Cliché [klee-shey, noun]
- a trite, stereotyped expression; a sentence or phrase…that has lost originality, ingenuity, and impact by long overuse.
Dirty little secret:
clichés are an essential part of a good copywriter’s toolkit
They’re boring. They sound generic, vague, or both. They add zero to the conversation. They belong to the language—not to your brand.
But as with all language tricks, a great copywriter can spin them into gold. In literature, a cliché is a hackneyed plot. But it’s still possible to use one—and keep things fresh. When writing website copy for Silver Moon Barbados, a business specializing in luxury cruises and excursions, we employed the phrase, “Sometimes, less is more,” to convey the beauty of a getaway without distractions.
When used well, a cliché can:
- Resonate with a wide audience. If your target reader isn’t clearly defined, peppering in a few clichés may broaden your appeal.
- Flip the script. A cliché can set your audience up for a major surprise. Once they feel comfortable and think they know where you’re going, take them somewhere unpredictable.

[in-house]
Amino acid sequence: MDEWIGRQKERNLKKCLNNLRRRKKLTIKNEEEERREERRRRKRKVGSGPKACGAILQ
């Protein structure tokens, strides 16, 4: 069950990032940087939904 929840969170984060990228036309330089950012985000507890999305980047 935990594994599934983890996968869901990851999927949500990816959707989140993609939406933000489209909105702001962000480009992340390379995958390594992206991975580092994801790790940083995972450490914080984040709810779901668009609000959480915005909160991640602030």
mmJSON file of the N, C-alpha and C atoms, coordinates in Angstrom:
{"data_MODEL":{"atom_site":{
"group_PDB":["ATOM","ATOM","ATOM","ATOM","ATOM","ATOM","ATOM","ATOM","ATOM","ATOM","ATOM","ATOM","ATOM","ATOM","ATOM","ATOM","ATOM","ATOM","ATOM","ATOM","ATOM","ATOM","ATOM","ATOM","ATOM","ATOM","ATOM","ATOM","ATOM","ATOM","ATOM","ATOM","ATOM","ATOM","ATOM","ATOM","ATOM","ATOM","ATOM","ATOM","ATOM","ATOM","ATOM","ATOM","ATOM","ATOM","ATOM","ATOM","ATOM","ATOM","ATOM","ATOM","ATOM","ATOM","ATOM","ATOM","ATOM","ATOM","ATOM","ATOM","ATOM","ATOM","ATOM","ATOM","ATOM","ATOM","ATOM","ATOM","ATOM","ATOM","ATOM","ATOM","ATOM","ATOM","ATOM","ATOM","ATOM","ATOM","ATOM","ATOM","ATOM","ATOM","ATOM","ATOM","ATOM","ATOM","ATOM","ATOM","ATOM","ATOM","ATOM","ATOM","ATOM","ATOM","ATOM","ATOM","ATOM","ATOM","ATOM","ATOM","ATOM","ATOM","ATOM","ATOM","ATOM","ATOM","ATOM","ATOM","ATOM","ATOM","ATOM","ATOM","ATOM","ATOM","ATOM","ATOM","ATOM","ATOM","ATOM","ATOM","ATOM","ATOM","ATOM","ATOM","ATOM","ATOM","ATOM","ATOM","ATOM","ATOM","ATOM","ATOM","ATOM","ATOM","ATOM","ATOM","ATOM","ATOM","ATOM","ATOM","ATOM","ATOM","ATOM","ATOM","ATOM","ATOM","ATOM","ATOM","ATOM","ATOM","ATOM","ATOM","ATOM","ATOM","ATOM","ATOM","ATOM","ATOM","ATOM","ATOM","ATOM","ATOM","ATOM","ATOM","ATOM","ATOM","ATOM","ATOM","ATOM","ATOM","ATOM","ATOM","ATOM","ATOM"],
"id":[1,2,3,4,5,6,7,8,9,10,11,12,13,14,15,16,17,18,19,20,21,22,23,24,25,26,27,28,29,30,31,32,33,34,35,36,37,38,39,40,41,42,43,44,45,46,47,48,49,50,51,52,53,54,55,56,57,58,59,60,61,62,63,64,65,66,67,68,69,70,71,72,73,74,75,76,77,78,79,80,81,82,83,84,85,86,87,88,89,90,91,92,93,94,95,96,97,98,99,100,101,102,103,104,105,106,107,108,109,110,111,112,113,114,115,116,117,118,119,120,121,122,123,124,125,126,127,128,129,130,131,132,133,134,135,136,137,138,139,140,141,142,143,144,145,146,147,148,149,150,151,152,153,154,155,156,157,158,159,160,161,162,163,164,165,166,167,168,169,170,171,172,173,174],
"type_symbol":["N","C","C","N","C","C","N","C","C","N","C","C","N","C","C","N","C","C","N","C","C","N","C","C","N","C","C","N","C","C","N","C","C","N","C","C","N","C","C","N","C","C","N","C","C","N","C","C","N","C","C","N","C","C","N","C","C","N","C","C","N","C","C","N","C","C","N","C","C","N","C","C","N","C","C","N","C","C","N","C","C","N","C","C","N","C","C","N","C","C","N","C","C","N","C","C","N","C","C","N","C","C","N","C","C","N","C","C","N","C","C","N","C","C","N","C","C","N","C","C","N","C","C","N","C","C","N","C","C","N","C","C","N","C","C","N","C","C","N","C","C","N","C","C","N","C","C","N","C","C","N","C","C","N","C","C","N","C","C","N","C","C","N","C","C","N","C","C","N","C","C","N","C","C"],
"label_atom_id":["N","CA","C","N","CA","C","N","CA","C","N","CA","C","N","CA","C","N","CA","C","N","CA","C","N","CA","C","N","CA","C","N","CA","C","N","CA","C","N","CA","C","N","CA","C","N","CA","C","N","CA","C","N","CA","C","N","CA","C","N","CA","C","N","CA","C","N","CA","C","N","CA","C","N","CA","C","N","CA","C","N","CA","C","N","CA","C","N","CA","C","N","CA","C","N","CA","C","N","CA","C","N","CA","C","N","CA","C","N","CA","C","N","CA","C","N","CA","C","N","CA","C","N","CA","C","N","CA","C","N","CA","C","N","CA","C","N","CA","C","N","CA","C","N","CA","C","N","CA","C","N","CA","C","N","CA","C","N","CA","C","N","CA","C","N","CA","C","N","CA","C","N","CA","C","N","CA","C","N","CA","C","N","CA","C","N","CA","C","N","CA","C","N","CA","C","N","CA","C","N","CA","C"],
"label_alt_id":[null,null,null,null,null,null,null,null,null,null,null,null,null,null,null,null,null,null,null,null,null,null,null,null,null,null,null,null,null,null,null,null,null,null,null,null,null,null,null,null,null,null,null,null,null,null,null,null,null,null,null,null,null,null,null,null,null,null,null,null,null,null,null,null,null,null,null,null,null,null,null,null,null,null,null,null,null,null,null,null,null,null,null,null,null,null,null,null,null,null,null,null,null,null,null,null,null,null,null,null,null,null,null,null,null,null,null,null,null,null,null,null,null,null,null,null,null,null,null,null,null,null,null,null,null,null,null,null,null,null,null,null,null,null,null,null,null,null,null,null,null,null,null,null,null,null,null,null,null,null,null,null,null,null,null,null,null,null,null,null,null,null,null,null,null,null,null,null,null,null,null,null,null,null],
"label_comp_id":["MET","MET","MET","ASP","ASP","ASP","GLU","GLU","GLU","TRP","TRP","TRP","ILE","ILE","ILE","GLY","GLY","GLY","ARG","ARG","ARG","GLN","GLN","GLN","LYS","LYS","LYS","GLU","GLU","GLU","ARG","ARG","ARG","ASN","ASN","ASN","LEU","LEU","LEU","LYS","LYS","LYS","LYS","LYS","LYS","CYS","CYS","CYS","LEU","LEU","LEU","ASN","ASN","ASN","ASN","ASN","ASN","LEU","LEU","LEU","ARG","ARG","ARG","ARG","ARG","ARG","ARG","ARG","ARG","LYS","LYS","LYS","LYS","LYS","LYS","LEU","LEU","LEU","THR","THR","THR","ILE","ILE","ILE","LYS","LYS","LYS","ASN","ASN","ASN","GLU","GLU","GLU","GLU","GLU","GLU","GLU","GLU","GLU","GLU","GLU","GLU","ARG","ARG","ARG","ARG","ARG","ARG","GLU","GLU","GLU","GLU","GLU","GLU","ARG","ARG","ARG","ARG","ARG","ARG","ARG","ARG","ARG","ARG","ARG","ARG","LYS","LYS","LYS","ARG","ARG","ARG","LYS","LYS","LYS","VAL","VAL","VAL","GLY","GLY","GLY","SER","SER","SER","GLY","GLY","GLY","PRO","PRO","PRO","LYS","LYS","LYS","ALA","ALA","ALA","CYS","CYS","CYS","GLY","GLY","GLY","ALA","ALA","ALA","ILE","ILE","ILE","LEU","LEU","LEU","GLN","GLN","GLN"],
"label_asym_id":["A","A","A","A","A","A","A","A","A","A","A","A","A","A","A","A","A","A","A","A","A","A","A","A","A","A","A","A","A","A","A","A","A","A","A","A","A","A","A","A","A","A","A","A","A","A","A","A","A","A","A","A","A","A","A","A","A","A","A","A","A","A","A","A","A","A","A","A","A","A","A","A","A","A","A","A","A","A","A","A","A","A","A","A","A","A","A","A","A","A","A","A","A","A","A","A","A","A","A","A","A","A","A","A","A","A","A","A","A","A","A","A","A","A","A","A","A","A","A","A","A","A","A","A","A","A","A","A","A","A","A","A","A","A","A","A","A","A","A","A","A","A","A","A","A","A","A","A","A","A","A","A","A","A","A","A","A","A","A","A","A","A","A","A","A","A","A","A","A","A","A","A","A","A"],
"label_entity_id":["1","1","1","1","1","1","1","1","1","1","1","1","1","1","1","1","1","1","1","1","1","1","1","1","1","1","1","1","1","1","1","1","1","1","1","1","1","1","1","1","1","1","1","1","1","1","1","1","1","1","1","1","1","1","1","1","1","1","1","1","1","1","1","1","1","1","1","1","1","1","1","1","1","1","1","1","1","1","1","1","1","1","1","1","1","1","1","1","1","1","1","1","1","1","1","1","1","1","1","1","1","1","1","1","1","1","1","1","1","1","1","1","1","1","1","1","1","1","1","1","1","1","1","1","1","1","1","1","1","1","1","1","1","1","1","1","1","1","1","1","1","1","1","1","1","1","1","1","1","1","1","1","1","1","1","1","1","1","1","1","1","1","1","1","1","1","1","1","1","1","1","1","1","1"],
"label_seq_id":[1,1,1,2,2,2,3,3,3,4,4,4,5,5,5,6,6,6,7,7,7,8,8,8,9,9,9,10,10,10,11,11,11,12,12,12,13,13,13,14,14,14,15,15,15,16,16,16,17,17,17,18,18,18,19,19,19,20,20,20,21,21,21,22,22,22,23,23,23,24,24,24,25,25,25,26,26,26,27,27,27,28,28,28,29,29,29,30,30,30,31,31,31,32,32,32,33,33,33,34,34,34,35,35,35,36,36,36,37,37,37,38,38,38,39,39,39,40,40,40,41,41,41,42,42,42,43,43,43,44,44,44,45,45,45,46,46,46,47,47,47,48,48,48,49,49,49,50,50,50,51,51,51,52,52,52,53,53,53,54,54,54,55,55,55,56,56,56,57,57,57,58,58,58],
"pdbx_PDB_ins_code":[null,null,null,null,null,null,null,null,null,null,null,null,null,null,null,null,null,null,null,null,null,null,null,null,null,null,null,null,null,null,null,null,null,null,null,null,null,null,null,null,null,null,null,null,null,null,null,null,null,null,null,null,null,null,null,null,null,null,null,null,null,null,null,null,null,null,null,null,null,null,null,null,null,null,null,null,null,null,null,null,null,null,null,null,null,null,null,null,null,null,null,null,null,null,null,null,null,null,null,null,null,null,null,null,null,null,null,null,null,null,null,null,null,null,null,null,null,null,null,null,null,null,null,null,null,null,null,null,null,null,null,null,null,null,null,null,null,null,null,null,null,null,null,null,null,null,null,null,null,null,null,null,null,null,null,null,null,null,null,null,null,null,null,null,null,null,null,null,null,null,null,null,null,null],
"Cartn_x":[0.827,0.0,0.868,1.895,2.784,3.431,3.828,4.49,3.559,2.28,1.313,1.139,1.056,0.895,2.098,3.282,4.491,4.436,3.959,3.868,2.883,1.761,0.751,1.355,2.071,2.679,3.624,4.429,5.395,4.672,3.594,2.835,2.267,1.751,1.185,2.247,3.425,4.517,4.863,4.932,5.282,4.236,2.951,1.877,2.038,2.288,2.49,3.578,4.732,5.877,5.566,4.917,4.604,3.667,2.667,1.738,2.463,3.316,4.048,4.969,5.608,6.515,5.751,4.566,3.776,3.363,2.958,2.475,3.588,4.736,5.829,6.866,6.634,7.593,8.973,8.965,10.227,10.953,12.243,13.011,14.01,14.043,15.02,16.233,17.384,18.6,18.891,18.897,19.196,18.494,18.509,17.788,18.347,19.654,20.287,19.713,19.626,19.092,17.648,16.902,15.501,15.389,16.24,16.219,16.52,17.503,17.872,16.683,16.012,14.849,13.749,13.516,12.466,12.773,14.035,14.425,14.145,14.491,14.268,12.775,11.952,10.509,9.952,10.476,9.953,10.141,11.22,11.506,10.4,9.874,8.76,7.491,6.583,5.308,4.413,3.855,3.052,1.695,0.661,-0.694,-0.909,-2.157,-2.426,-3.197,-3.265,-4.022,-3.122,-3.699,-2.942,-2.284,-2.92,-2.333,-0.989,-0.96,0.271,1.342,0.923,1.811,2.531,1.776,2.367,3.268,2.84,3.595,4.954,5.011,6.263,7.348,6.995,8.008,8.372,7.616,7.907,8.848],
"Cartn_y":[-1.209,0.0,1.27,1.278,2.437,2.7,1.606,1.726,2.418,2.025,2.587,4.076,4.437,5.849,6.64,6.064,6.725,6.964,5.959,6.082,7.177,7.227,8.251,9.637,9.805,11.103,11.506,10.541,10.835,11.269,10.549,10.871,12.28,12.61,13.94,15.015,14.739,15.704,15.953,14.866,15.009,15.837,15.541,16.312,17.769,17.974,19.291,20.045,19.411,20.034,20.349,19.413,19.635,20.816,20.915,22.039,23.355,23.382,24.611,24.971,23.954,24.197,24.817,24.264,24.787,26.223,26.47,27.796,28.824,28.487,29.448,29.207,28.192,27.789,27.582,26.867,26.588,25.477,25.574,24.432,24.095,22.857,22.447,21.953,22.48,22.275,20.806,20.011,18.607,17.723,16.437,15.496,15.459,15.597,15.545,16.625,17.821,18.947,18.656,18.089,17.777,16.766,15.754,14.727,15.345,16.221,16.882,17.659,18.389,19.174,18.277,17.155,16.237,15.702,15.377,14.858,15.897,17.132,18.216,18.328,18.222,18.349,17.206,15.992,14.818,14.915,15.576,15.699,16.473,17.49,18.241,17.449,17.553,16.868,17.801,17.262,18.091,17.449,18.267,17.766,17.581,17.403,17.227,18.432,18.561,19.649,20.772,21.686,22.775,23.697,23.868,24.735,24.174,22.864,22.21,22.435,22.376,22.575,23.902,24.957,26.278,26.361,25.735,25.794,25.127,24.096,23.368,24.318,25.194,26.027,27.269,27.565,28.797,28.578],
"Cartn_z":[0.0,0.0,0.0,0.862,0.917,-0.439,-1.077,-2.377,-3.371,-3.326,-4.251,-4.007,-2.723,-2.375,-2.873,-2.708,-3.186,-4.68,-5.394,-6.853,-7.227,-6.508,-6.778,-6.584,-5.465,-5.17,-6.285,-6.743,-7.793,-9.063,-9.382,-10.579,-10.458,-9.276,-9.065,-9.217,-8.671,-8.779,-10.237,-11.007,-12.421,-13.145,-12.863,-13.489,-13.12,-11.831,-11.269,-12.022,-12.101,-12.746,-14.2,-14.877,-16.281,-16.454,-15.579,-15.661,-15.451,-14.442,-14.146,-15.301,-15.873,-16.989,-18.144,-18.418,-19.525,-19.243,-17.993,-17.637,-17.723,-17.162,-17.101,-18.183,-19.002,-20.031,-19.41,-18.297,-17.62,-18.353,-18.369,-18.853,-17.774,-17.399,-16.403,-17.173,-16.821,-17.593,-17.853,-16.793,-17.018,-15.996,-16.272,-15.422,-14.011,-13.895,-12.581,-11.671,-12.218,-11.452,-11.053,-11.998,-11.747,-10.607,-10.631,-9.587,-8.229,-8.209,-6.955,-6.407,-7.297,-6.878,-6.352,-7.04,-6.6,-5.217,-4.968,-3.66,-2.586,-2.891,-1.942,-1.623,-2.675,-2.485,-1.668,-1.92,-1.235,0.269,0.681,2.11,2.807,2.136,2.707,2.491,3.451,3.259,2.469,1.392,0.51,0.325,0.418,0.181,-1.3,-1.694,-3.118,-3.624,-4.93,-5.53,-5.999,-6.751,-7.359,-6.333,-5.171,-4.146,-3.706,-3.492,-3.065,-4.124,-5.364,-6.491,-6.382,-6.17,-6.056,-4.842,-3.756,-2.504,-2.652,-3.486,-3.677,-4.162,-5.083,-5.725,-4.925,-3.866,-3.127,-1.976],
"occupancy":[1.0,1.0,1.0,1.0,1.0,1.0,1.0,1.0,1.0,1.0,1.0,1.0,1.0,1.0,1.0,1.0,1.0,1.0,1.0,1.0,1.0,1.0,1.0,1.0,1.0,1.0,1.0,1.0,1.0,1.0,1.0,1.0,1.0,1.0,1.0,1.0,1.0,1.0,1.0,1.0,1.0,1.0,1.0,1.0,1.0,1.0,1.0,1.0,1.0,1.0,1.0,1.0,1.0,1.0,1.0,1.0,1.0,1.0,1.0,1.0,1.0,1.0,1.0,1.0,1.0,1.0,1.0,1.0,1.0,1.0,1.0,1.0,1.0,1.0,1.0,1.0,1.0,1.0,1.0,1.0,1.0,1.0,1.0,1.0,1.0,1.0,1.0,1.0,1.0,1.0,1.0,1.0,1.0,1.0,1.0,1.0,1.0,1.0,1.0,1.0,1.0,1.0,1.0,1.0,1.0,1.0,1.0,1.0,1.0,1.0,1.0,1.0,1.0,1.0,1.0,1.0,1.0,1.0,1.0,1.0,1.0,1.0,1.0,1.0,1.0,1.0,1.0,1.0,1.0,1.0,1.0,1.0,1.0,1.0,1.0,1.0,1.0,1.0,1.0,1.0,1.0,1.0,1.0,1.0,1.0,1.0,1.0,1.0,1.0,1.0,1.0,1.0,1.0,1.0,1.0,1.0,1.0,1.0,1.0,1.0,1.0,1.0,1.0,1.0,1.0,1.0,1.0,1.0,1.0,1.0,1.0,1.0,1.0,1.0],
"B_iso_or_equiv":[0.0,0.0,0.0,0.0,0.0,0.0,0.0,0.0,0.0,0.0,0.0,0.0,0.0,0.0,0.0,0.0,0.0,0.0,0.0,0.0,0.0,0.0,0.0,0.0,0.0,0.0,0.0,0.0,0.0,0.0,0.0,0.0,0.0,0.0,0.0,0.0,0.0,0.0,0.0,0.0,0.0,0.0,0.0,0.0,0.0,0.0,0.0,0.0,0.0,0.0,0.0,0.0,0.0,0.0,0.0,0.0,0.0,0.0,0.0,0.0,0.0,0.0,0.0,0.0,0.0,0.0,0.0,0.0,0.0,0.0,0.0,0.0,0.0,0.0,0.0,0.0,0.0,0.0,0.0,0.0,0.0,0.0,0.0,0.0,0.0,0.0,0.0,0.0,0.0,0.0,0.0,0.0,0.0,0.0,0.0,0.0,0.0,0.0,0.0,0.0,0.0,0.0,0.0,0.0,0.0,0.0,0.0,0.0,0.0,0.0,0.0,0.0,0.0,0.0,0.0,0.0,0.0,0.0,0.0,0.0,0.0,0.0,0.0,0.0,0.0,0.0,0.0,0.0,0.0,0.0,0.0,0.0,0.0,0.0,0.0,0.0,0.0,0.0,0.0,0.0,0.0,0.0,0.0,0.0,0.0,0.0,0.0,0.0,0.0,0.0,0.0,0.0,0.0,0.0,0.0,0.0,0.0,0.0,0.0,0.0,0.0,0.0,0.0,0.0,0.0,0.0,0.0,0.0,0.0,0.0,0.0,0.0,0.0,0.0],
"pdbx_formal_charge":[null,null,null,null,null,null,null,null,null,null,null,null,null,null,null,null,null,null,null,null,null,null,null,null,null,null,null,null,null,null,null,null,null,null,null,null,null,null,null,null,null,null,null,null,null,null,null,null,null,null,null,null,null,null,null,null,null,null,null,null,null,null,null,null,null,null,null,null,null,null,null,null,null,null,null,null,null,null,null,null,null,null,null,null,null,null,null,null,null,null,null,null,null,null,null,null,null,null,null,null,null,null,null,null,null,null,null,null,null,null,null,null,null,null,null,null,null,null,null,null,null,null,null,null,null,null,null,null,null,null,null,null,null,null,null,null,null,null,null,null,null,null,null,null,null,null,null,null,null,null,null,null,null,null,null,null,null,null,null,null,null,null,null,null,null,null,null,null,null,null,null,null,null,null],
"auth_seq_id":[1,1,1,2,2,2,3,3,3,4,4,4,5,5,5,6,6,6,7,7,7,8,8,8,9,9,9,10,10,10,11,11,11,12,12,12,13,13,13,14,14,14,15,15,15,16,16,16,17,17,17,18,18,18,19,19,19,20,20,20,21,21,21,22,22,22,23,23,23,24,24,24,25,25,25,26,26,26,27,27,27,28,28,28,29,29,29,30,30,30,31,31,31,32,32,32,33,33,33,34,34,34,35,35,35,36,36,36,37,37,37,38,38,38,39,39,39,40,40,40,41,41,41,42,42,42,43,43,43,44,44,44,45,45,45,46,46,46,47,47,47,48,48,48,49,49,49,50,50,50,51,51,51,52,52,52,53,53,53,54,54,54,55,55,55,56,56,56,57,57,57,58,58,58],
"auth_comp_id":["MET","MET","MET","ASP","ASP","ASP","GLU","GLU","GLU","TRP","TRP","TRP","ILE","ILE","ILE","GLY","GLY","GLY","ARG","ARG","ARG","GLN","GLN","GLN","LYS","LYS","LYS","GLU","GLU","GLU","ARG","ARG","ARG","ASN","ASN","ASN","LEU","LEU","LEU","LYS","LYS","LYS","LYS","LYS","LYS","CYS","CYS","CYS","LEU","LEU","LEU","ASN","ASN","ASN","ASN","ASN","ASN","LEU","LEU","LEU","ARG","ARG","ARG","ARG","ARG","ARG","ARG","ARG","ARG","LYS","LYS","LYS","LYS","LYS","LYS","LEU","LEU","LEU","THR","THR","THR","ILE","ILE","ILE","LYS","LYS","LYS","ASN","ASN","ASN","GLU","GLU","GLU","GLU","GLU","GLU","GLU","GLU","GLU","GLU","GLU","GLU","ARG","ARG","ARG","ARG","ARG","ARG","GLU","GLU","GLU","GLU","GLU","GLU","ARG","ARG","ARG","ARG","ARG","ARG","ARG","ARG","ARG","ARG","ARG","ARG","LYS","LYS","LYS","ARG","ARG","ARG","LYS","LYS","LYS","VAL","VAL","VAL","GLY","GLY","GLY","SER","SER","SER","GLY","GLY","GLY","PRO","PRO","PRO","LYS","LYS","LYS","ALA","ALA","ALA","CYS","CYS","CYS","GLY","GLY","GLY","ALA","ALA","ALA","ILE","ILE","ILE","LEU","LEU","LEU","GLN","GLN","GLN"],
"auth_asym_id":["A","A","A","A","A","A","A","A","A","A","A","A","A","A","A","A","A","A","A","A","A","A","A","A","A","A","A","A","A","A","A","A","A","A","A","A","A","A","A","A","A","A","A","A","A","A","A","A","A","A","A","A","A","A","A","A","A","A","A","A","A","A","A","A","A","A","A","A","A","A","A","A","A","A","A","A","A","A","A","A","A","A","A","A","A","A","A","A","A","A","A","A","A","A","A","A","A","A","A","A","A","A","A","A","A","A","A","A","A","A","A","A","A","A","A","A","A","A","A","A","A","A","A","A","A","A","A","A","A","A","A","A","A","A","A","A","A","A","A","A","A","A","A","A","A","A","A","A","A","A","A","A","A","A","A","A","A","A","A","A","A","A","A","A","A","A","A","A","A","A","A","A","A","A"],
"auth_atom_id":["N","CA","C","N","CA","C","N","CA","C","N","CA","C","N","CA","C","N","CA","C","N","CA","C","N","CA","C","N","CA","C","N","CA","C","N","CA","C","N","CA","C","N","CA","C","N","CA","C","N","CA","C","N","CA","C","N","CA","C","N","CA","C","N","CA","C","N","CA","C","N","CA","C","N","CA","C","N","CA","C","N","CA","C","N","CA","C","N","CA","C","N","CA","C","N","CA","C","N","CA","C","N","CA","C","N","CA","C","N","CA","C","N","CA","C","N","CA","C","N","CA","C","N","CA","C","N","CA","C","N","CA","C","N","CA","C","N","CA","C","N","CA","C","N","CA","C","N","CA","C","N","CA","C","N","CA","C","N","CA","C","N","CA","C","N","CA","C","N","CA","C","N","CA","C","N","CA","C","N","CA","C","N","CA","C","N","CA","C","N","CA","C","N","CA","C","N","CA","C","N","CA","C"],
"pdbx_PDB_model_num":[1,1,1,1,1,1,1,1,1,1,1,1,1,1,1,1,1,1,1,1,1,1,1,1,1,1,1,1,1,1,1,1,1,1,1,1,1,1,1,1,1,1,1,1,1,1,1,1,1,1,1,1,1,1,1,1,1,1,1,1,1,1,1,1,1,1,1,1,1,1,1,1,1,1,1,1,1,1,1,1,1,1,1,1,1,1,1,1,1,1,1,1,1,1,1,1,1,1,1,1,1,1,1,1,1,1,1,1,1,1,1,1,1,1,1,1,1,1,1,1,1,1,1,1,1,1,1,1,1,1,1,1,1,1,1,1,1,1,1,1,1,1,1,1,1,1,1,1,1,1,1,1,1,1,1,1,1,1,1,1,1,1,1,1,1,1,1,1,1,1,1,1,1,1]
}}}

- Skip formalities. Sometimes, you can use clichés as shortcuts. Maybe you want your audience to know where your copy is going—that’s not always such a bad thing.
- Get your ideas down on paper. When writing your first draft, you can use clichés as placeholders as you focus on the flow of the piece. Once you’re ready to revise, go back and replace them with more complex and original phrases.
- Make a funny. With a simple twist at the end, you can use a cliché for laughs. A fresh take on a well-known phrase can set the tone for the rest of your copy—it actually has to be funny, though.
They may seem dull and generic, but clichés can accomplish a wide range of goals. Some pack more meaning and emotion than others—effectiveness often depends on context. Just remember: There are right times and wrong times to use clichés in your copy. A good copywriter knows the difference.